Big promises from the University of Hawaii over the Thirty Meter Telescope, which started construction atop Mauna Kea then stalled amidst mounting concerns with the project.
The university, which manages observatory activity on the mountain, says this will be the last site for the area.
In the years to come, the university also plans to shut down, or decommission, some of the 13 observatories already on the mountain.
“This is the last new site that will be developed,” said Gunther Hasinger, director of the university’s Institute of Astronomy. “We have made a promise that in the long run, there will be fewer telescopes on the mountain, so we will see some of them go away.”
Hasinger said there are plans to recycle some facilities and put new telescopes on those existing sites.
In the past, all the state got from the telescopes now on Mauna Kea was free access to viewing time. The state collected no money, not even rent.
“But for us, that is not the central point,” said Hasinger. “It is the creation of knowledge.”
That will not be the case with the Thirty Meter Telescope.
According to the lease rent schedule, the project last year cut the first check to the state, $300,000, with most of the money going to help manage the conservation land where the telescope will sit on Mauna Kea. Some of the money will also go to the Office of Hawaiian Affairs.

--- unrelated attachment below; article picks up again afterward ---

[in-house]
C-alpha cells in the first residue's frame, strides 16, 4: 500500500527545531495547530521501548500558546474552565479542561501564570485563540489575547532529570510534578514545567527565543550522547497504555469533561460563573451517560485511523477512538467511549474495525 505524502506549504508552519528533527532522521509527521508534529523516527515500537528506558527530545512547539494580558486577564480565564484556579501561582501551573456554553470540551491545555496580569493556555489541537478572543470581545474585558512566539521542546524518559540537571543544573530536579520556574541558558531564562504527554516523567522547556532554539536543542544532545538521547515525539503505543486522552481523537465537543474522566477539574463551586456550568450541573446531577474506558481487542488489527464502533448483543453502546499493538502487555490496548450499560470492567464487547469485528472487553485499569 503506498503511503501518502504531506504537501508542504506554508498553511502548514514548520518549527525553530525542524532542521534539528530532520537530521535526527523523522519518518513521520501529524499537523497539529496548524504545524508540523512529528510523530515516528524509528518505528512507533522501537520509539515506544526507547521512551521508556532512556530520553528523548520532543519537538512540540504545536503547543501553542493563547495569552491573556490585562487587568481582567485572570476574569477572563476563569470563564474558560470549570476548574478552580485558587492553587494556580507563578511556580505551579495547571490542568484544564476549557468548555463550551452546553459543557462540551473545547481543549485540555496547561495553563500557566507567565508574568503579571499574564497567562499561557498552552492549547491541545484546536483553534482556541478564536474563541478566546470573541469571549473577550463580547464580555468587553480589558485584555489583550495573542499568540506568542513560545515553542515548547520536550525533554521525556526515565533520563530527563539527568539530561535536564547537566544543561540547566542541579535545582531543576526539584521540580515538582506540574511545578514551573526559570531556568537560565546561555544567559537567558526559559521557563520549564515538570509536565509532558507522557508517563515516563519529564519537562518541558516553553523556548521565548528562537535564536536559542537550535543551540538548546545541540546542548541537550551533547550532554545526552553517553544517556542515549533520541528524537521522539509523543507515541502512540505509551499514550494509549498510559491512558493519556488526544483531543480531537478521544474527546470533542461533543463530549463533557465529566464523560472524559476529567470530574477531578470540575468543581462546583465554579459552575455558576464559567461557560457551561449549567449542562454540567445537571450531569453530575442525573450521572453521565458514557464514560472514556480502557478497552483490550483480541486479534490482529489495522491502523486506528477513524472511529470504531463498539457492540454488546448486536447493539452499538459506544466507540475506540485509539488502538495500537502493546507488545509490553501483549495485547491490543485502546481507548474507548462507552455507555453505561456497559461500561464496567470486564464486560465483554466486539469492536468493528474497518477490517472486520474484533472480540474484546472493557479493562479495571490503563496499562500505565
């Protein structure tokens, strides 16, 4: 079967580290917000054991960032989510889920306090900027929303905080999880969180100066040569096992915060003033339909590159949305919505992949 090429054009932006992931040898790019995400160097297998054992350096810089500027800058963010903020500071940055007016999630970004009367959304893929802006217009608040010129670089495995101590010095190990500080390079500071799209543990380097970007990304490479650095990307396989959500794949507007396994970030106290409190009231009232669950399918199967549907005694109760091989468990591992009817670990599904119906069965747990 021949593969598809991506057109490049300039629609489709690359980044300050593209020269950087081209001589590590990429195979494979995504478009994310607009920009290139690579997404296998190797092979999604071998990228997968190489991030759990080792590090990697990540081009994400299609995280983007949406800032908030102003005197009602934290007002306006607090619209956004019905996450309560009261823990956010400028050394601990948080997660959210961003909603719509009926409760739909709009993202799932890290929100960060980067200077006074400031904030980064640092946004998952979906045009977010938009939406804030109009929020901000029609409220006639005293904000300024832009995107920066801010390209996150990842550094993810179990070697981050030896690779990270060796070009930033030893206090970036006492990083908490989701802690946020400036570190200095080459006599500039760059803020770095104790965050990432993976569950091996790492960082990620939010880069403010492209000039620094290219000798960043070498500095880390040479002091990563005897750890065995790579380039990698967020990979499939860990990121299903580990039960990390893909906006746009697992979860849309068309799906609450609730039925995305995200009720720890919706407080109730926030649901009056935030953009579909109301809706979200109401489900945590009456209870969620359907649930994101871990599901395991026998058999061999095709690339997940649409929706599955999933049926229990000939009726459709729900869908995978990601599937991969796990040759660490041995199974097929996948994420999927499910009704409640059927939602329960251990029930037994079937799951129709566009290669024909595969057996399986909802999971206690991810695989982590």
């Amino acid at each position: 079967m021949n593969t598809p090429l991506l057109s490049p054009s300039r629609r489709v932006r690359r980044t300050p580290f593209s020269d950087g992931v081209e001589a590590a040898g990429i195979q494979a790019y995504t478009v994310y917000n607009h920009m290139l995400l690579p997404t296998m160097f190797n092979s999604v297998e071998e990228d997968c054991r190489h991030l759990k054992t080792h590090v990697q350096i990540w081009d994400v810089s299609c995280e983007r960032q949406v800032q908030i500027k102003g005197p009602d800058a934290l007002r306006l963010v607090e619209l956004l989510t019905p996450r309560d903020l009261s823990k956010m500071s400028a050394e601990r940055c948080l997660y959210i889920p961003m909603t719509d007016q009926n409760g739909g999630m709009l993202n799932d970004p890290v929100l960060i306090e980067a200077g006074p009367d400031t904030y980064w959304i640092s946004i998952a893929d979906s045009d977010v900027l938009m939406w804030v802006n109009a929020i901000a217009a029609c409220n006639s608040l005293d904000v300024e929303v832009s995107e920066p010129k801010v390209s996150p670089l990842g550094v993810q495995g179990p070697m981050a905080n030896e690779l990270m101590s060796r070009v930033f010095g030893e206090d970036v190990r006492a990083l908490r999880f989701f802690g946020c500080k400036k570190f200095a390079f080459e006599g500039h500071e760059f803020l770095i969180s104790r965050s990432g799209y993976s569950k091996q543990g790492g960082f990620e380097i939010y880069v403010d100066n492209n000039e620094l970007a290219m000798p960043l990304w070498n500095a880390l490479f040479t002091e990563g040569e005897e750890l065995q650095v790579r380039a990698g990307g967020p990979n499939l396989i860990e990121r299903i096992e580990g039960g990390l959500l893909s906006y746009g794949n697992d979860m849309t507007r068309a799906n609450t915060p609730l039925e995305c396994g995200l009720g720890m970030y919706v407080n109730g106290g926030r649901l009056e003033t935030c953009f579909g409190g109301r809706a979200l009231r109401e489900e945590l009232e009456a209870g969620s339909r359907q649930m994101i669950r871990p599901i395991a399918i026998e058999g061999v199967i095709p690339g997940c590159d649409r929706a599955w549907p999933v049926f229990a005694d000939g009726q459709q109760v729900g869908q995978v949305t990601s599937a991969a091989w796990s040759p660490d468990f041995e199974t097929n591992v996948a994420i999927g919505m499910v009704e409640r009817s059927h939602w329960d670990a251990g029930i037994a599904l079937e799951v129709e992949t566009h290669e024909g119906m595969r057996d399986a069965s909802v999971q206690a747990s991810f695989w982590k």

The rent will eventually climb to $1 million a year.
The project also promises to donate $1 million to schools and non-profits on the Big Island to promote the Science, Technology, Engineering and Math program (STEM).
Another $1 million a year will go to a workforce training program for those interested in a job either with the Thirty Meter Telescope or a career in science.
Sandra Dawson, the project’s community affairs manager, told KHON2 she was saddened and disappointed by the protests over the project.
Dawson said project developers spent seven years listening to the community before going out for construction last month.
“We have been out in the community,” said Dawson. “I want people to understand that this is not somebody bullying to get our way. We’ve been through the process very carefully and very respectfully.”
Hasinger told KHON2 the TMT will have no impact on the water supply and addressed the worry over the way the project will go about building the foundation.
The telescope structure will stand 16 stories high with an additional two stories underground.
“No, there will be no dynamite used there,” said Hasinger. “There will be grading with big machines, but there will be no dynamite for the construction.”
Last Saturday, Gov. David Ige announced TMT’s decision to extend the moratorium on construction until April 20.